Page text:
What happened in the months that followed? France surrendered to Prussia at the end of January. A new government formed. However, those leaders calling for the establishment of a commune continued to agitate and foster revolutionary sentiments. Author Michael Hill writes that “by the middle of March, political and social discontent among the lower classes and radical political clubs — which had simmered ominously beneath the surface since October — broke out in an orgie [sic] of crime, incendiarism, ruin, cruelty, desolation … and blood. For the next two months the streets of Paris would be filled with the most horrible events and consequences ever recorded in history.”
By March 19th, Paris was in full revolt. The government retreated to Versailles. The insurgents were emboldened by their victory. On March 25th, Washburne wrote to Secretary of State Hamilton Fish:
It would be difficult to convey to you an adequate idea of the condition of things existing in Paris. In some portions of the city all is quiet and orderly; but in other parts we see nothing but ‘grim-visaged war,’ barricades, regiments marching and counter marching, the beating of the rappel [call to arms], the mounting guard, the display of cannon and mitrailleuse [rapid fire rifles], and the interdiction of circulation in the streets. Then there are the numerous arrests, the mock trials, and the executions … Anarchy, assassination, and massacre hold high carnival …
The Commune of Paris has absolute power over the entire city and countless acts of violence stoke the terror of its citizens. Citizen pitted against citizen as the French army attacks the Communards and its National Guard. Artillery once more attack Paris. The Commune formed a bureau of denunciation “to which anyone could simply denounce another as a Versailles sympathizer resulting in the accused being immediately arrested or, in some cases, executed.“
April 19th: All is one great shipwreck in Paris. Fortune, business, public and private credit, industry, labor are all in the ‘deep bosom of the ocean buried.’ The physiognomy of the city becomes every day more sad. All the upper part of the Champs-Elysees is completely deserted in fear of the shells. Immense barricades are going up at the Place de la Concorde. The great manufacturies and workshops are closed ..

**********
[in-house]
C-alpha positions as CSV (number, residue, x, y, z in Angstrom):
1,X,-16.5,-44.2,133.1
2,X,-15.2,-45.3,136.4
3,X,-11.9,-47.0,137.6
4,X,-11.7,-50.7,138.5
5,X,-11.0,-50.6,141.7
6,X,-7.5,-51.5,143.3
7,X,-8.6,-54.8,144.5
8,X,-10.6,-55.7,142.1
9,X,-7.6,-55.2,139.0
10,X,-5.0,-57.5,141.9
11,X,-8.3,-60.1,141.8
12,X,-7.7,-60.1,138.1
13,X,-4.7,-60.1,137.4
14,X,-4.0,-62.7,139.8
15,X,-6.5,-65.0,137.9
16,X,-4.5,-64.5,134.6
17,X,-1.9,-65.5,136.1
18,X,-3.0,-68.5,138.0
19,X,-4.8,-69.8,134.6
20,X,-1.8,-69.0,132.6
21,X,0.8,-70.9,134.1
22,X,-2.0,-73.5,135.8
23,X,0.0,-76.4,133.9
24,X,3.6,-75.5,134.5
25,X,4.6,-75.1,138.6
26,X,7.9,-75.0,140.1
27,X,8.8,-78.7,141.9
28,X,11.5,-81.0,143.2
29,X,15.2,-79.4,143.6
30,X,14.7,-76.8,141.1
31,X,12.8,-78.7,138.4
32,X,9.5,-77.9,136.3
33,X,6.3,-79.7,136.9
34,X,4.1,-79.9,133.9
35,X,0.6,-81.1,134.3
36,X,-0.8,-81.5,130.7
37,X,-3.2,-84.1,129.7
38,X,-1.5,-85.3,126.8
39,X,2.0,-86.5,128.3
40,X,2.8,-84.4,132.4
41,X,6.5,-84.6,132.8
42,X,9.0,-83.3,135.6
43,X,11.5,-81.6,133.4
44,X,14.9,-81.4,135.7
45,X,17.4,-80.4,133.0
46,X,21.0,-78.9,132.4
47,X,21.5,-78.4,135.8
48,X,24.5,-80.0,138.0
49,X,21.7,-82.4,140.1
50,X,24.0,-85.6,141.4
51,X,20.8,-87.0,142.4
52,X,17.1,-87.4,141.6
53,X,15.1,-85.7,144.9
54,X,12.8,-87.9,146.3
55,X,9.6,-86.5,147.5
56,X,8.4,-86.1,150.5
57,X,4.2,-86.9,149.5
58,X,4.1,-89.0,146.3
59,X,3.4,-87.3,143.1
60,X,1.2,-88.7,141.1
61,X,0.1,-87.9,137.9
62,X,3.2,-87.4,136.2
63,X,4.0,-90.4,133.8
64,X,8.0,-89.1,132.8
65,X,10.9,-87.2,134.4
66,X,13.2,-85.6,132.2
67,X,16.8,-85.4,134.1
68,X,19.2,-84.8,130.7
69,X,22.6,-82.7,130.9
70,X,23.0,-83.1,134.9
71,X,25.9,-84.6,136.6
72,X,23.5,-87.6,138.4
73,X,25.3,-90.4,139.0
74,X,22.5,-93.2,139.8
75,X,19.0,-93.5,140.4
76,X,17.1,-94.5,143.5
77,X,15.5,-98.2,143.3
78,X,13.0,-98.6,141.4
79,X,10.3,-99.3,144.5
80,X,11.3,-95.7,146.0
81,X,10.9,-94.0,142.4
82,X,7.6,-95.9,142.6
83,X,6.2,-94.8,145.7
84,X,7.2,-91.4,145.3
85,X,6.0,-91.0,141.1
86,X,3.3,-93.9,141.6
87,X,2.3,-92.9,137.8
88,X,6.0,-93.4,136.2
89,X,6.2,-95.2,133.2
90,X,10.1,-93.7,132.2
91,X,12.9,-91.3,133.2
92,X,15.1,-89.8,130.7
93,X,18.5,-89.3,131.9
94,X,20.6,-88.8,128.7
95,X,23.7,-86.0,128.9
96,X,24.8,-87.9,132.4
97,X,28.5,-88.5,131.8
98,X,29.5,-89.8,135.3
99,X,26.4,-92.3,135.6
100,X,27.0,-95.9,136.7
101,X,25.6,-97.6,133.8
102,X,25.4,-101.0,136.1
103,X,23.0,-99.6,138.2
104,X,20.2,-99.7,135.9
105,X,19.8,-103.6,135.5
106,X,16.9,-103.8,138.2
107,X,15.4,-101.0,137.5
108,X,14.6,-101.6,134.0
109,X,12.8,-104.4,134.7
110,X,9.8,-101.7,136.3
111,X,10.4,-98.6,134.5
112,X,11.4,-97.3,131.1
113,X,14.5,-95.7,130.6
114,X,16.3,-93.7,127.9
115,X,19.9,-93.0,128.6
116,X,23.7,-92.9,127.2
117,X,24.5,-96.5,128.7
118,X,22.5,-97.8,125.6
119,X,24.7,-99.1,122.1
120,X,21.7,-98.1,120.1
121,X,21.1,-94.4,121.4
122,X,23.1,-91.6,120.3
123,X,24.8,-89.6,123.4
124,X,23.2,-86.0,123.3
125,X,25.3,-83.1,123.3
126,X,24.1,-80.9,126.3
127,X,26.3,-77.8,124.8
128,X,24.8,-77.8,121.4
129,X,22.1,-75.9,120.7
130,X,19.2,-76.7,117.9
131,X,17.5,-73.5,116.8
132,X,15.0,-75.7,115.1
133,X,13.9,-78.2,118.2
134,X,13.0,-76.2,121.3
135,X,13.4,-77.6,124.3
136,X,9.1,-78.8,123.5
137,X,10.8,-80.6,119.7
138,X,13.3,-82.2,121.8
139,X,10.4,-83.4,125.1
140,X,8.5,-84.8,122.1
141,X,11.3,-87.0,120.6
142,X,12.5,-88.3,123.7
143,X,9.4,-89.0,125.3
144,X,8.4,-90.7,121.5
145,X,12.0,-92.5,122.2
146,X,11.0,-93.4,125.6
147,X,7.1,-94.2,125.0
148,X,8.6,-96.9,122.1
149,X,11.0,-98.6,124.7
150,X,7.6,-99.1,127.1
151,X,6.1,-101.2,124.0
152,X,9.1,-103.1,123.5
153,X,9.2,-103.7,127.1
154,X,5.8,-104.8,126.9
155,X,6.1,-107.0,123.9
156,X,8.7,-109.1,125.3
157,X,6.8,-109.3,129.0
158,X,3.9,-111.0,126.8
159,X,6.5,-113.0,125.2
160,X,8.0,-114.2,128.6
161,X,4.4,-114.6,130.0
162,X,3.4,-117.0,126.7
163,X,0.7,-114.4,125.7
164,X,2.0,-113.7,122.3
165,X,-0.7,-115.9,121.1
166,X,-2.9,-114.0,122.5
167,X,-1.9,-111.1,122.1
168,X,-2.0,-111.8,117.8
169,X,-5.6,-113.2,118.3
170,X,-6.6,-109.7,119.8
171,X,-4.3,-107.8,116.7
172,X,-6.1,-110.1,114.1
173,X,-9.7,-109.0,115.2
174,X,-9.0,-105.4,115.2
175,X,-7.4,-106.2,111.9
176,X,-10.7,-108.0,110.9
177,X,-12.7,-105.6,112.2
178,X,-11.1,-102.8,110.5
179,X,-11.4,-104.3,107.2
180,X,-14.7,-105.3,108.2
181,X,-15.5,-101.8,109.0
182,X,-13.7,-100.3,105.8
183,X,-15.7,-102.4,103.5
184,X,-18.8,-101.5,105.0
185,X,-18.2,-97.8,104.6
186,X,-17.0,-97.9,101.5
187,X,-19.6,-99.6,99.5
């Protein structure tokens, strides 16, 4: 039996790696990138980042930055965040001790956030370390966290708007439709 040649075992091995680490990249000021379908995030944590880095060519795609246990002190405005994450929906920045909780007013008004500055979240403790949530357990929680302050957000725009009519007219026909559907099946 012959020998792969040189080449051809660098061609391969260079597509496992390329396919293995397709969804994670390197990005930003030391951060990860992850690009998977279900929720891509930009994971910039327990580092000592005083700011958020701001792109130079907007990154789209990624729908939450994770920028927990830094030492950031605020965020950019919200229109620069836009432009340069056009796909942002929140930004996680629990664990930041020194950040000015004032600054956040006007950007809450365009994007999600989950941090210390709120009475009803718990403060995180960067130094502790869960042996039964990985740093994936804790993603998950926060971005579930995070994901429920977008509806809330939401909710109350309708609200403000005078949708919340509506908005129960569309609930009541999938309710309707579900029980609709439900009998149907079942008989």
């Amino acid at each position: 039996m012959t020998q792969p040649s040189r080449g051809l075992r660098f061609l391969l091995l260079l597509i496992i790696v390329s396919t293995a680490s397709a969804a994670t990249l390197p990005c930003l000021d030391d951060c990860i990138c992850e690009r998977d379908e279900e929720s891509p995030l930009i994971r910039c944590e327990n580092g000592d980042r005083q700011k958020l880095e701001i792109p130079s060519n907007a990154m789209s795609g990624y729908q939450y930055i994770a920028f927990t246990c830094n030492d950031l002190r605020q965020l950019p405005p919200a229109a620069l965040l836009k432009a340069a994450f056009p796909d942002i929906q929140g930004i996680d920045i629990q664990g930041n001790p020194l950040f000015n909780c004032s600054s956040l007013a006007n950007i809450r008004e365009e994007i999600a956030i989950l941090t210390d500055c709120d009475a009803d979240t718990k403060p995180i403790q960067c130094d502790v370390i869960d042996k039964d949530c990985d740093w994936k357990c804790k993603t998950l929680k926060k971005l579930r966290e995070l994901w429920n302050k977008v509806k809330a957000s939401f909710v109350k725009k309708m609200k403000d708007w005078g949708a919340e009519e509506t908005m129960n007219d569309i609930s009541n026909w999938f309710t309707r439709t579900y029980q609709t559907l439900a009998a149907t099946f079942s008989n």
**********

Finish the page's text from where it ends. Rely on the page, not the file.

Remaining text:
May 2, 1871: Fighting going on all the time all about the city, but without perceptible results … there is a great fury among the insurgents now, and last night they formed a fearful committee–the Committee of Public Safety–which in the first revolution was a committee simply to legalize butchery. This new committee has full powers and the reign of terror may now commence in earnest any day.
May 11, 1871: The worse things grow, the more desperate the Commune becomes.
Government troops continued to bombard the city.
May 19, 1871: The Commune gets every day more furious and outrageous. Today they threaten to destroy Paris and bury everybody in the ruins before they surrender.
When the army ultimately breaks into Paris, the communards adopt a “scorched earth policy”, intent on burning the city to the ground. “The Tuileries, part of the Palais-Royal, the Palais de Justice, and finally, the Hotel de Ville were all set ablaze.” Other buildings were also torched.
By May 28th, the insurrection was destroyed.
On May 31st, with fires still smouldering, Washburne writes: The reign of the Commune for ten weeks, pursuing its career of murder, assassination, pillage, robbery, blasphemy, and terror, finally expired in blood and flame … The incredible enormities of the Commune, their massacre of the Archbishop of Paris and the other hostages, their countless murders of other persons who refused to join them in their fiendish work, their horrid and well organized plans of incendiarism intended to destroy almost the entire city and which resulted in the destruction of so many of the great monuments of Paris, are crimes which will never die.
As I said at the beginning, citizens who are encouraged to believe that their government is illegitimate, who are goaded into action, who live with feelings of resentment and injustice can be lured into taking action against their leadership. I don’t pretend to be a student of American politics, but there seem to be parallels here, and the insurrection may not be over.
By the way, my soon-to-release Paris in Ruins is set during the siege of Paris and the Paris Commune.
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M.K. Tod writes historical fiction. Her latest novel, TIME AND REGRET was published by Lake Union. Mary’s other novels, LIES TOLD IN SILENCE and UNRAVELLED are available from Amazon, Nook, Kobo, Google Play and iTunes. She can be contacted on Facebook, Twitter and Goodreads or on her website www.mktod.com.